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Campus coronavirus updates: STEM courses

Campus coronavirus updates: STEM courses
Vanessa Sosa holds a tube of DNA extracted from a strawberry. Now that campus is closed, science classes will be relying on video chat and other online means to complete all of their labs. Et Cetera file photo

Editor’s note: This report on  STEM programs is part of an on-going series by The Et Cetera on how campus departments are handling the switch to online classes and will be updated as more information becomes available.
[April 1, 3:17 p.m.] Along with participating in virtual labs, some STEM classes, including biology and anatomy, are partaking in digital meetings using Blackboard Collaborate or Zoom, an app that allows users to video chat with several other users simultaneously using a meeting code.
[April 12, 3:27 p.m.] Geology classes often rely on both lectures and labs, where students can examine rocks and minerals in person. With classes now online, faculty have convinced the administration to cover the cost of these labs.
Along with Blackboard to provide content to students, YouTube is another platform being used during this time, especially by Paul Day, geology, environmental science and oceanography professor.
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He said he thrives online, with almost 9,000 subscribers and some transcribed YouTube videos with up to 60,000 views.
“I love to teach online,” Day said. “I don’t do the traditional, ‘Hey, let’s just sit down and look at some rocks.’ … I use Google Hangouts, I can use Zoom, and some students just have to FaceTime me.”
While the transition has come more naturally to Day, it might not be as smooth for everyone.
“I think this is a good demonstration for the effectiveness not only of online but for showing administration what students can really handle,” Day said. “I understand there are certain students who need that face-to-face time, and they learn best that way, but maybe this gives them an opportunity to just ride alongside those faculty members who always have that fear of teaching online. Now that they get to learn online, they’re going to realize it might not be so bad after all.”
[April 1, 3:17 p.m.] Biology classes have partnered with McGraw-Hill to provide free virtual labs for students, associate STEM dean Amy Vance said.
The virtual labs will be similar to physical labs in that they will still feature activities such as measuring different temperatures or practicing osmosis diffusion, which she said is a good solution.
“We would have probably preferred them to do real hands-on labs, but we just didn’t think it would be fair to ask them to purchase a hundred dollar lab kit at this time,” Vance said. “I can’t say all faculty members will be going live. They may just do recorded videos, discussion boards, things like that.”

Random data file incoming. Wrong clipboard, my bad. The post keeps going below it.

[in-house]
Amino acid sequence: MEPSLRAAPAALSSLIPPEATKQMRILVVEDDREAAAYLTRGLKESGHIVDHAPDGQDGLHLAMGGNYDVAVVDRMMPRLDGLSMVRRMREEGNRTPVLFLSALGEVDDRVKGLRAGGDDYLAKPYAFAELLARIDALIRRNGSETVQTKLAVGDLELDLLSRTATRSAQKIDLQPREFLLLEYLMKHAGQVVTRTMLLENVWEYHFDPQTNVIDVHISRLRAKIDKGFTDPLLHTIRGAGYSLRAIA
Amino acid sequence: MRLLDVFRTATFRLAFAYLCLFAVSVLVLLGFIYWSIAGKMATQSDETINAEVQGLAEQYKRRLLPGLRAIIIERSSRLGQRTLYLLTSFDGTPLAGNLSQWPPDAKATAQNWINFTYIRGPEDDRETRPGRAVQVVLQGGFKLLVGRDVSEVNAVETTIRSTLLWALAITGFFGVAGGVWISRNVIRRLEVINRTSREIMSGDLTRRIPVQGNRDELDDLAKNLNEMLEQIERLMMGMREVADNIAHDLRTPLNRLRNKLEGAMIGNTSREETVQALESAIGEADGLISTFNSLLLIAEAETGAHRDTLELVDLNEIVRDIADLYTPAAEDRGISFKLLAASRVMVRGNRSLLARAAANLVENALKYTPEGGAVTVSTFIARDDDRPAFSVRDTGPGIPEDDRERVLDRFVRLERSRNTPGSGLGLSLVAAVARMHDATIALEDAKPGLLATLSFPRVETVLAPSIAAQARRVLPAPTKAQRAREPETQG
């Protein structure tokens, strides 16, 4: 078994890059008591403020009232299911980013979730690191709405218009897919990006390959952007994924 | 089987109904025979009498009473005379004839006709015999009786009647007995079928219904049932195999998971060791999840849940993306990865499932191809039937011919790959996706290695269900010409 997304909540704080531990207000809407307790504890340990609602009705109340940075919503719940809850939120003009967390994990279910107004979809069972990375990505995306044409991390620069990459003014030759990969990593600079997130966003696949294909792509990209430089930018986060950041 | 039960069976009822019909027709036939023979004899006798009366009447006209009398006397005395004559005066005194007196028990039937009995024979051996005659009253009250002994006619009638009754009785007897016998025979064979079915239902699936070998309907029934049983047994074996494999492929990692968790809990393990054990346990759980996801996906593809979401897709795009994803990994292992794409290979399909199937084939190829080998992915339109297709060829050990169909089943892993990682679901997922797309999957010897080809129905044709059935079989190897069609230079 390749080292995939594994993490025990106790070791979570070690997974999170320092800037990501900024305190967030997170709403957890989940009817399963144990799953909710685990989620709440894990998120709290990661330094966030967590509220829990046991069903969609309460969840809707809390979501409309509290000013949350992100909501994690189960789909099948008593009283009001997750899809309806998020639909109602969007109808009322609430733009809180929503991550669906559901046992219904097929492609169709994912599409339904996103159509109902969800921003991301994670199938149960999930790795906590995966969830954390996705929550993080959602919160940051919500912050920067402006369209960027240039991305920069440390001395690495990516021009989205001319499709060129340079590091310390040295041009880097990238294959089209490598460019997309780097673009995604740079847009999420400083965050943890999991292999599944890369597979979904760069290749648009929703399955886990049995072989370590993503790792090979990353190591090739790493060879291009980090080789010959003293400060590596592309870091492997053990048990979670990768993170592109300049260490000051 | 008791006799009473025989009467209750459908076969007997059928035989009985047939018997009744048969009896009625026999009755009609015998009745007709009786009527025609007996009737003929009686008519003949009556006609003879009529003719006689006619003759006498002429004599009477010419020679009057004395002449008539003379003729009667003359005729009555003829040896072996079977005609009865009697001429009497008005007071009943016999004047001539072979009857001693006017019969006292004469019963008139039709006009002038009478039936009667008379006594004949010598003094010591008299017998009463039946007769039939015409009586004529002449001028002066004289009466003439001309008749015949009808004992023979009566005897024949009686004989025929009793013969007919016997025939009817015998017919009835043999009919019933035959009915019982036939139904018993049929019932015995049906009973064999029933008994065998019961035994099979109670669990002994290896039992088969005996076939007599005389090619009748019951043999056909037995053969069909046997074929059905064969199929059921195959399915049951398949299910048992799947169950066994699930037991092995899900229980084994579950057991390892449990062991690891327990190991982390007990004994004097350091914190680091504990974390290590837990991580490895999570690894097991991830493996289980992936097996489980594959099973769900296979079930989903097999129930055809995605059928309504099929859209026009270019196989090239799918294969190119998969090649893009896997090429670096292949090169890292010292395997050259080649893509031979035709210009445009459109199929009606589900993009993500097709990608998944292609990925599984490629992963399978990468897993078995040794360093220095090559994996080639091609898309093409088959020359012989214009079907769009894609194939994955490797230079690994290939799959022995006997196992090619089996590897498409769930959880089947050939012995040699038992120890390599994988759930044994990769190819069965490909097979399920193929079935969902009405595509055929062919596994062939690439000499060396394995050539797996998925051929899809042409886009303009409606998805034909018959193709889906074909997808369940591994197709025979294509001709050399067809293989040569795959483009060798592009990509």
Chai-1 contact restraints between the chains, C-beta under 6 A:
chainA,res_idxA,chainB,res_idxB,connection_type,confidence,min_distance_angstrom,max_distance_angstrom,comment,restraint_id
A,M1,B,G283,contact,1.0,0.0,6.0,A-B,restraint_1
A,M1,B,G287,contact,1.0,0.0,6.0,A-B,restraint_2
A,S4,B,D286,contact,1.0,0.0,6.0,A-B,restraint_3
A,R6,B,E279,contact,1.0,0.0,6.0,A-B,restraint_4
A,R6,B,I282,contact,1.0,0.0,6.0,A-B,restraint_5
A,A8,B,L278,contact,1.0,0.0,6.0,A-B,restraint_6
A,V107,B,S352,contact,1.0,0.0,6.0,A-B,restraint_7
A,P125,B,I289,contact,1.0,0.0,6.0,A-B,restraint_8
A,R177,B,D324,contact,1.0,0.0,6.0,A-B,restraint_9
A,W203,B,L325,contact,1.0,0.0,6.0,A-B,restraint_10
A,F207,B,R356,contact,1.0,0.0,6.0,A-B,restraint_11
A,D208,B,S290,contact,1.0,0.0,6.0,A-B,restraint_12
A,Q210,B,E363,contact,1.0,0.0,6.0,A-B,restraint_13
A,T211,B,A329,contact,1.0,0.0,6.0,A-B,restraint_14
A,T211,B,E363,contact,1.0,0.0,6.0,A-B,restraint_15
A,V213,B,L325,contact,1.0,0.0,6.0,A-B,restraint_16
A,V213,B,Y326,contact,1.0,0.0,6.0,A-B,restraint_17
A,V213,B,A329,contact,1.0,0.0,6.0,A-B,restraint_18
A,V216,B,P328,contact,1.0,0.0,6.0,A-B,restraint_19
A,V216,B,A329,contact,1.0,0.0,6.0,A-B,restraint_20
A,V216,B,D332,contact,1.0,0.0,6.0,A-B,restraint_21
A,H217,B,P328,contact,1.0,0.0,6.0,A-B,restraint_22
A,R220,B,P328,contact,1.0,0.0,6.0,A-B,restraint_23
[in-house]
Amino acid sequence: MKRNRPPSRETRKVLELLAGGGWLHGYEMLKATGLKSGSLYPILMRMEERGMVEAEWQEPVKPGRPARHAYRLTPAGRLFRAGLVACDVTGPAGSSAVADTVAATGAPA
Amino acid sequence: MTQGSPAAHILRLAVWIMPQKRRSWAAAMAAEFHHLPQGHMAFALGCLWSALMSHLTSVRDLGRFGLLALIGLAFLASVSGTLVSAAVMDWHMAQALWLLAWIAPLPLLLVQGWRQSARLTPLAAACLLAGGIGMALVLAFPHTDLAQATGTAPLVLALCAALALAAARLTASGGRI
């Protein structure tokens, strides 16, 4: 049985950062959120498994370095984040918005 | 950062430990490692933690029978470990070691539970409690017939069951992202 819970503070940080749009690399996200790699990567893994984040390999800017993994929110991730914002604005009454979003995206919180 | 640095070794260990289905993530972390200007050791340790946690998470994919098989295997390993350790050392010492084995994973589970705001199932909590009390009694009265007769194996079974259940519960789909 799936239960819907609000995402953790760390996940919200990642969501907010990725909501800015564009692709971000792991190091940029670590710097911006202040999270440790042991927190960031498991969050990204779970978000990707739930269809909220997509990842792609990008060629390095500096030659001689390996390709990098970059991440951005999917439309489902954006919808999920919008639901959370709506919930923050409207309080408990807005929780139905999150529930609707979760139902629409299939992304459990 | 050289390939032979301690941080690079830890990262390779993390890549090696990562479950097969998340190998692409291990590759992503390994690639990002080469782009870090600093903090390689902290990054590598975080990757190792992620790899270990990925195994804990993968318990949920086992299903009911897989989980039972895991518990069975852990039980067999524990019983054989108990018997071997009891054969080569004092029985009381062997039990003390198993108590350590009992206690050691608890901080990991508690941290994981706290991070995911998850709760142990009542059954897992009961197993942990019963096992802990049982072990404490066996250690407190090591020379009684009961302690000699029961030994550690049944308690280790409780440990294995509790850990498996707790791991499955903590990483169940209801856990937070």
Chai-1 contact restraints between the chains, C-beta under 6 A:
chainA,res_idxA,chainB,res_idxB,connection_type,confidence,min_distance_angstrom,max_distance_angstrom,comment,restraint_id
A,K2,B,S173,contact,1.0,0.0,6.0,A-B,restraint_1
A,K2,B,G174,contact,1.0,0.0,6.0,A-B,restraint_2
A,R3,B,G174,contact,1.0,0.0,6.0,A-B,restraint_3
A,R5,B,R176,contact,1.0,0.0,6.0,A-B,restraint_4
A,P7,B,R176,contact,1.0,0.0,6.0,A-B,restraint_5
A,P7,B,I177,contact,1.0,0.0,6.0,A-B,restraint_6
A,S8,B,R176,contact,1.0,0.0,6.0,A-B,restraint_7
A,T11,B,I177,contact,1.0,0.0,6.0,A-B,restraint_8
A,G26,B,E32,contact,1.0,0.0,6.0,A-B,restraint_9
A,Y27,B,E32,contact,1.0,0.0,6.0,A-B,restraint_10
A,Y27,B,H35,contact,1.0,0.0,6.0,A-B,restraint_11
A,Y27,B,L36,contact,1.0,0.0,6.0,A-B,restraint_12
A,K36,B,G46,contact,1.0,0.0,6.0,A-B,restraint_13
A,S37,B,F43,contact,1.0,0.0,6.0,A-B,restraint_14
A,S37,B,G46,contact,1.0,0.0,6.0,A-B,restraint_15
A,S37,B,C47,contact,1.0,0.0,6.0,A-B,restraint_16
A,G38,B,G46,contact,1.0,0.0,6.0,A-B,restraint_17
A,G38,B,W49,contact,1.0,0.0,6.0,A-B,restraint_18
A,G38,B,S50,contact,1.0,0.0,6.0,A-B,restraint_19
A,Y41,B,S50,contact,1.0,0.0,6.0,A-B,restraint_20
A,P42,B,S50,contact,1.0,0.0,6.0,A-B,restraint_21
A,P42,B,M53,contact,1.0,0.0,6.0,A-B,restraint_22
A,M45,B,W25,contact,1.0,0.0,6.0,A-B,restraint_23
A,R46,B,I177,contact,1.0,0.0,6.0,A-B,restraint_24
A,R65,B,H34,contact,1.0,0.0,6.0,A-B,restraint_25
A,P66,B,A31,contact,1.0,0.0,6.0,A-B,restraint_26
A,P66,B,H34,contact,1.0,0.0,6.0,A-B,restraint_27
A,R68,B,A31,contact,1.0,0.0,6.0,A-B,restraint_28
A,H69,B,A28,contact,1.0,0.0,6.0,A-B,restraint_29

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She said she’s teaching a Biology 1406 lab this term with adjunct professor Elester Williams to provide both videotaped and live lectures, allowing students to ask questions when needed.
[April 1, 3:17 p.m.] Working with microscopes can be challenging enough but trying to participate in experiments during quarantine is even more difficult. Thankfully, digital platforms like Blackboard are allowing professors and students to accomplish their academic goals.
One teacher using those services is Danita Bradshaw-Ward, an anatomy and physiology and microbiology and genetics professor. She said the transfer to online learning affects classes differently depending on where students are in the curriculum.
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Similar to McGraw-Hill Connect, Bradshaw-Ward said the publishing company Pearson has been a great lab resource for classes; they are providing images of tissues from cadavers and models labeling organ systems, showing how the heart works and how to record an electrocardiogram.
She said that while her microbiology labs working with live bacterium were already wrapping up, this online transition has been a major shift for her and her students. After picking up two second eight-week courses, she now teaches five courses online as she home-schools her three children.
“Online courses require more of your attention than a traditional face-to-face course,” Bradshaw-Ward said. “ I’m doing my best because I understand the concern of the students and I want them to get a quality education.”

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